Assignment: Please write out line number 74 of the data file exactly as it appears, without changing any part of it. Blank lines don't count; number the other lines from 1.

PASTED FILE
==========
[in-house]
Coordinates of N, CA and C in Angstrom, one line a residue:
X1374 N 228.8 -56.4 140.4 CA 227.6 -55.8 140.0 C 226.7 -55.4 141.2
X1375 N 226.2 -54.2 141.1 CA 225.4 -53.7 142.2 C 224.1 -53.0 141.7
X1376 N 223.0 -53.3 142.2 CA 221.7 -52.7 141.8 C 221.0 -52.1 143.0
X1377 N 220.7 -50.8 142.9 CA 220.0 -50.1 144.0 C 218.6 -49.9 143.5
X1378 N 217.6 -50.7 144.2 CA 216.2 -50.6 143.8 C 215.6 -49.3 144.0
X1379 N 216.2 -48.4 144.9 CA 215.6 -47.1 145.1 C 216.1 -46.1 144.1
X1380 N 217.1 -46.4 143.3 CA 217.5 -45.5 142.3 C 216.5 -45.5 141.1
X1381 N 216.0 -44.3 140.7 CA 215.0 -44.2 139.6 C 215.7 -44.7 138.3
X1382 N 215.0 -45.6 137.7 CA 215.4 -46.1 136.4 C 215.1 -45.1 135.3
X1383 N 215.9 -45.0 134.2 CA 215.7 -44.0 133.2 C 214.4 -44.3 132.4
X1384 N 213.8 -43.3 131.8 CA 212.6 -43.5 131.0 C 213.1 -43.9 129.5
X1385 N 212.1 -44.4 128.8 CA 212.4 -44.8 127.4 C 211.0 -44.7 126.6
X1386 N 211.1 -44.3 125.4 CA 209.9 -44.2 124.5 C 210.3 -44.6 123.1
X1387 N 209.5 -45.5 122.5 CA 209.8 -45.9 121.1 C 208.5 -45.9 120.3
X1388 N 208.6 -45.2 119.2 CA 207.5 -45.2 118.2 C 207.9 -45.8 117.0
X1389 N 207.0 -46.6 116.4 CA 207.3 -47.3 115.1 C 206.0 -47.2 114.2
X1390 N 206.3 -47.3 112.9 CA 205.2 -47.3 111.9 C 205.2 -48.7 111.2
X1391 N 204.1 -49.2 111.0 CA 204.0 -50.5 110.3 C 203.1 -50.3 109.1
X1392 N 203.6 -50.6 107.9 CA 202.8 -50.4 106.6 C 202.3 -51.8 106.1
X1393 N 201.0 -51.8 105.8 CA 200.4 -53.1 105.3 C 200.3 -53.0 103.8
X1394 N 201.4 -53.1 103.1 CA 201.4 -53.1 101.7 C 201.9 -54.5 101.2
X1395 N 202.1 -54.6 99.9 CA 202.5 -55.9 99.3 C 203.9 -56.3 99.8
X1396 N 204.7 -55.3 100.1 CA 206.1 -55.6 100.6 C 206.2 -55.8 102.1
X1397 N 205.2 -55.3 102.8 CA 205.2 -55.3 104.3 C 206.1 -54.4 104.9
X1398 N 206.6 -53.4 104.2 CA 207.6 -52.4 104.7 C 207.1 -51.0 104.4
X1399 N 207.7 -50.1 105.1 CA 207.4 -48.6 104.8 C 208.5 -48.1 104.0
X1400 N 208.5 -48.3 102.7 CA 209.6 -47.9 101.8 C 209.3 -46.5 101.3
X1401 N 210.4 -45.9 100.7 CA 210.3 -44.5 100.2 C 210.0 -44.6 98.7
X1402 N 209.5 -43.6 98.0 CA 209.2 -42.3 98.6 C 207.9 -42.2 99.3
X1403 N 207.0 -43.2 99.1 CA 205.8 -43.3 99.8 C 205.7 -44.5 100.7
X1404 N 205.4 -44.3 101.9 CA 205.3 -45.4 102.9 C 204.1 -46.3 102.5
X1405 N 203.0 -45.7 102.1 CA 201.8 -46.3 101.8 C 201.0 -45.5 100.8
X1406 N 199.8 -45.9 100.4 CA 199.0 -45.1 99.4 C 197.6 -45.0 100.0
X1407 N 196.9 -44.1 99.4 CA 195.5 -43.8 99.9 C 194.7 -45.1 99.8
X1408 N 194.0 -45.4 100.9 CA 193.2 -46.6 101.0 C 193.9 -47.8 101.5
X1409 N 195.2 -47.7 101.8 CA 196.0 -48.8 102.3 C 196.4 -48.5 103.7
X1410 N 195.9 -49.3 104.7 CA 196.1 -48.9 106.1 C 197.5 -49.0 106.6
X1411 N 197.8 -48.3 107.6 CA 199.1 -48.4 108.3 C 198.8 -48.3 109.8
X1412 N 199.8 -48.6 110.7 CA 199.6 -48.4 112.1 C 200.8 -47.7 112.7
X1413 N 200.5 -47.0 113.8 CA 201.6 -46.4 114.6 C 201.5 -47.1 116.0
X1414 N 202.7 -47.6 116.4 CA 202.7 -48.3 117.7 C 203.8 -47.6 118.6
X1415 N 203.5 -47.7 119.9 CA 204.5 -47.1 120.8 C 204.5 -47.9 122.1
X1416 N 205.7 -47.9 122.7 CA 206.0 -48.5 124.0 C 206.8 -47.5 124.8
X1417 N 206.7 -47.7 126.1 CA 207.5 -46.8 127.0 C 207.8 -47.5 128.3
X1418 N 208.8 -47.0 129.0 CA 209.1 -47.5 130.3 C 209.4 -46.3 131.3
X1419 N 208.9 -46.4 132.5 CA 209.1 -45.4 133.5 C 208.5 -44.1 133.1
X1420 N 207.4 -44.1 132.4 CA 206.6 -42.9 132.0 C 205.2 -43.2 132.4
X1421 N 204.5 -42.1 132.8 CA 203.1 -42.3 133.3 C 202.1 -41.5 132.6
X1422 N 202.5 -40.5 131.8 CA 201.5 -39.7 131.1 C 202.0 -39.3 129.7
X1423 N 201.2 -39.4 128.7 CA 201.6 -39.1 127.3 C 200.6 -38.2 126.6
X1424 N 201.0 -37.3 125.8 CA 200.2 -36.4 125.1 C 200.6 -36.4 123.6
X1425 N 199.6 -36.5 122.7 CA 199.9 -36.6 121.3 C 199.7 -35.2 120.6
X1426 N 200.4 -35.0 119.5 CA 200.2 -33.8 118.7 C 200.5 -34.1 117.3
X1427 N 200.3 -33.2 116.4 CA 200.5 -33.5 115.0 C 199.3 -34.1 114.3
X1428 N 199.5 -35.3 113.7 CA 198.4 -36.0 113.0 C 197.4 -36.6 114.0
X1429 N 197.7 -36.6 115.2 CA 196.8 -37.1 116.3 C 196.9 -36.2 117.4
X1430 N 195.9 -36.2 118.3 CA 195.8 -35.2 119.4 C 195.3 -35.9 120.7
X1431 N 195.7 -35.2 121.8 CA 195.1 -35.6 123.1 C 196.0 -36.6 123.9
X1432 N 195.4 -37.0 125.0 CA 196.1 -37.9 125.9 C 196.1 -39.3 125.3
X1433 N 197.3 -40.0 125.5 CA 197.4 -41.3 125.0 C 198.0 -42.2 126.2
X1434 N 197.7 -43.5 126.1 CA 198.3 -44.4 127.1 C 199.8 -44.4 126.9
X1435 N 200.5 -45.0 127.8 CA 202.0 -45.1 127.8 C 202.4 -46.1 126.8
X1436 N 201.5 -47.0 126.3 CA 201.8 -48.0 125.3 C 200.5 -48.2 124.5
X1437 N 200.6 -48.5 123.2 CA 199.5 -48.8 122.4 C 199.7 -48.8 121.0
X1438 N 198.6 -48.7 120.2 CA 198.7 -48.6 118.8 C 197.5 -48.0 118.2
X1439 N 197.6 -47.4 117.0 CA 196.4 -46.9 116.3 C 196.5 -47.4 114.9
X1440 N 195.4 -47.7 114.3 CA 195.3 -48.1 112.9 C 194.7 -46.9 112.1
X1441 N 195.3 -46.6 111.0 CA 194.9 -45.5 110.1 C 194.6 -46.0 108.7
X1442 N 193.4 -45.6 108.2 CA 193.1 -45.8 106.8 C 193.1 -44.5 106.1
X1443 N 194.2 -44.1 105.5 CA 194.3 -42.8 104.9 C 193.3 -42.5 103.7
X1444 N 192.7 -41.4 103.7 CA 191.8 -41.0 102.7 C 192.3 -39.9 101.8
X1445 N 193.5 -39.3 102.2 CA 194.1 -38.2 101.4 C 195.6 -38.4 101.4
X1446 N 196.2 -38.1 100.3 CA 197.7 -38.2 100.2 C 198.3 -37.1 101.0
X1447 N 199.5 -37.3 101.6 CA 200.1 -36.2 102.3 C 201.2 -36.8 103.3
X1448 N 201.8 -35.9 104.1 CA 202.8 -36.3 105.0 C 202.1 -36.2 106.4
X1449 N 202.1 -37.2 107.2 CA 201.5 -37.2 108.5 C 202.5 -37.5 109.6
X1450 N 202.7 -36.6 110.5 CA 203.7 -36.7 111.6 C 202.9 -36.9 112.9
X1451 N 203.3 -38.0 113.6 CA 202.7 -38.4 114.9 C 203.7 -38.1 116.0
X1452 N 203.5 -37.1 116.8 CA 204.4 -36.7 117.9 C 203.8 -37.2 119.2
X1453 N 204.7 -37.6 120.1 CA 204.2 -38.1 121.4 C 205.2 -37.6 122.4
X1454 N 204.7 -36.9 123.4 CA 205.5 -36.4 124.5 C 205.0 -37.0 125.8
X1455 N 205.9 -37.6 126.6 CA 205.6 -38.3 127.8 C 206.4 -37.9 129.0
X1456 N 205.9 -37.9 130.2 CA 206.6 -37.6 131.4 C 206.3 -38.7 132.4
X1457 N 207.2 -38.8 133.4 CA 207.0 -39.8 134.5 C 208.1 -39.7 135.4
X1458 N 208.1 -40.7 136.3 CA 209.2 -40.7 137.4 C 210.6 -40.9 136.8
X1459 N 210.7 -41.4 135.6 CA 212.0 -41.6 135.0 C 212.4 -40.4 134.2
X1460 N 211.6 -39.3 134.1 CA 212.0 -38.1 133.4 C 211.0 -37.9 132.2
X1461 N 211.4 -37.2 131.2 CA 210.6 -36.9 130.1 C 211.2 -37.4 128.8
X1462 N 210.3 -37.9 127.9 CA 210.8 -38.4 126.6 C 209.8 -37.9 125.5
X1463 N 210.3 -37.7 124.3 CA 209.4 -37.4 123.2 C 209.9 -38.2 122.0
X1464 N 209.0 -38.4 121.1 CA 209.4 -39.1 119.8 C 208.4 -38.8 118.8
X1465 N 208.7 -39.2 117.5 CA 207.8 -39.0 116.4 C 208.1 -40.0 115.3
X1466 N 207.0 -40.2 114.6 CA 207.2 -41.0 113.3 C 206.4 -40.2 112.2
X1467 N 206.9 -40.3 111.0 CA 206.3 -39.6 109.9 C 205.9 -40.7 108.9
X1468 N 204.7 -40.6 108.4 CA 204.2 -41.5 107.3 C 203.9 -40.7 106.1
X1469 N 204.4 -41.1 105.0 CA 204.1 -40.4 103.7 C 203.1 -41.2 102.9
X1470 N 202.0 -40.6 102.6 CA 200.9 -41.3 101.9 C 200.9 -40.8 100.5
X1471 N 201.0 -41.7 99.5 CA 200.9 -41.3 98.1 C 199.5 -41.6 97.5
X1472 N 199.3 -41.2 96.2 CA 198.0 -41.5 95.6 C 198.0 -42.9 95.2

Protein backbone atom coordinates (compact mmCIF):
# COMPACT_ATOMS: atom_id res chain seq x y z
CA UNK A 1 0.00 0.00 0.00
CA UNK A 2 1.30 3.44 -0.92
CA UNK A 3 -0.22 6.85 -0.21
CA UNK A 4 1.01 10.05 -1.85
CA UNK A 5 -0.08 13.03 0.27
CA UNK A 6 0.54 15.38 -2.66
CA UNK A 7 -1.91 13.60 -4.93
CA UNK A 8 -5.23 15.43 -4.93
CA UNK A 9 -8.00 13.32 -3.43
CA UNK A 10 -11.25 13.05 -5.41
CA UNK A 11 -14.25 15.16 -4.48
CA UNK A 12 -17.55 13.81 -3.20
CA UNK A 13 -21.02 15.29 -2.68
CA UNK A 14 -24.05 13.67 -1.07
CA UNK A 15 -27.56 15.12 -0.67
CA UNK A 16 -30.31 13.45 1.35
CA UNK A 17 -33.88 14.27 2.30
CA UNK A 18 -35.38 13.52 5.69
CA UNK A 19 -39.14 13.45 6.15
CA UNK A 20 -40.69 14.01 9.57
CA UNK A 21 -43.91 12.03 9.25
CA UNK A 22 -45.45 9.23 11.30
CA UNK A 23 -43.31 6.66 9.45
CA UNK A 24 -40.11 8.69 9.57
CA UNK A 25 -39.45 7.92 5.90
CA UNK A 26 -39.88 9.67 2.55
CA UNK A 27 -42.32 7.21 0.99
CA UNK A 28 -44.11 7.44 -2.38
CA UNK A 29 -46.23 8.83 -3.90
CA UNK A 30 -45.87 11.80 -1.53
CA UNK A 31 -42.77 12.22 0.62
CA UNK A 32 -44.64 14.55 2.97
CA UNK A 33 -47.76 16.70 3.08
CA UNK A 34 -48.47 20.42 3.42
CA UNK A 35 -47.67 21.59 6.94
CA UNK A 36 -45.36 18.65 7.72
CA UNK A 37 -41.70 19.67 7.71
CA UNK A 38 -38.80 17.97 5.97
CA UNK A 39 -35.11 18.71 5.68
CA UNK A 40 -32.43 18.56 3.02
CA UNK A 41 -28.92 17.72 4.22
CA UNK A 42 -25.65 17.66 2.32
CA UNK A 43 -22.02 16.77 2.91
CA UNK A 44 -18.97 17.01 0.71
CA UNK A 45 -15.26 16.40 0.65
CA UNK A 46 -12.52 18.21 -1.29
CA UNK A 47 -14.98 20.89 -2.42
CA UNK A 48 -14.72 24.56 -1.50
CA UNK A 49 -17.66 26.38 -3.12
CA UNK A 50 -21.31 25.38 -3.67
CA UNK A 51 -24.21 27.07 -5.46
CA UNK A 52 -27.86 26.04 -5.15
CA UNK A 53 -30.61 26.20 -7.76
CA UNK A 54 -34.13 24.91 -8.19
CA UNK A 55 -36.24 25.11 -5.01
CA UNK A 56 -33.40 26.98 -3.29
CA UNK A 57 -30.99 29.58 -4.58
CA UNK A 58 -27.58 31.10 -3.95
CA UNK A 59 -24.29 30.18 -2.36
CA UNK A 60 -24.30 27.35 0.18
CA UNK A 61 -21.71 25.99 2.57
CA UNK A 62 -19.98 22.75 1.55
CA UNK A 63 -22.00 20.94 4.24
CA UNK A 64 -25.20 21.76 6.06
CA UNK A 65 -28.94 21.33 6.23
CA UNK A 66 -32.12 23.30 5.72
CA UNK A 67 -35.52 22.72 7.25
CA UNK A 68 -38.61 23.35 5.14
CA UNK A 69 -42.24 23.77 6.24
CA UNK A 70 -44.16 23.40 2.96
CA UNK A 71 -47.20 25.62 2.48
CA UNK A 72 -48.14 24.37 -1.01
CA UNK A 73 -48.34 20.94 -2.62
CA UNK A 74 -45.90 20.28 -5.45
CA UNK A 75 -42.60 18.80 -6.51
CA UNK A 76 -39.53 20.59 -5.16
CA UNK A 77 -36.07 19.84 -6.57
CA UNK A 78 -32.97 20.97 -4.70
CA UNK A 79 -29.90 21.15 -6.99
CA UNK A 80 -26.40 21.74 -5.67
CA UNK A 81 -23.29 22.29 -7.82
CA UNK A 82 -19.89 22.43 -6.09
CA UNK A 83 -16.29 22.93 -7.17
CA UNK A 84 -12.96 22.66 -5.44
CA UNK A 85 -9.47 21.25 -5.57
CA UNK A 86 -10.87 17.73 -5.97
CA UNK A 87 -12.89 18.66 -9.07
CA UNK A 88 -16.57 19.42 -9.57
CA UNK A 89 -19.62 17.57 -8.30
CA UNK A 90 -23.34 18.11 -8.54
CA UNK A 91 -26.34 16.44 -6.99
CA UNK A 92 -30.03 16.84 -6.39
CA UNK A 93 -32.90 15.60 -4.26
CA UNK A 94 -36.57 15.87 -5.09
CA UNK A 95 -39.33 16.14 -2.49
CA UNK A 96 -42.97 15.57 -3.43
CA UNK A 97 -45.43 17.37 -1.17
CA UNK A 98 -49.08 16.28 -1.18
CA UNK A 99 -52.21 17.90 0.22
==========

X1445 N 193.5 -39.3 102.2 CA 194.1 -38.2 101.4 C 195.6 -38.4 101.4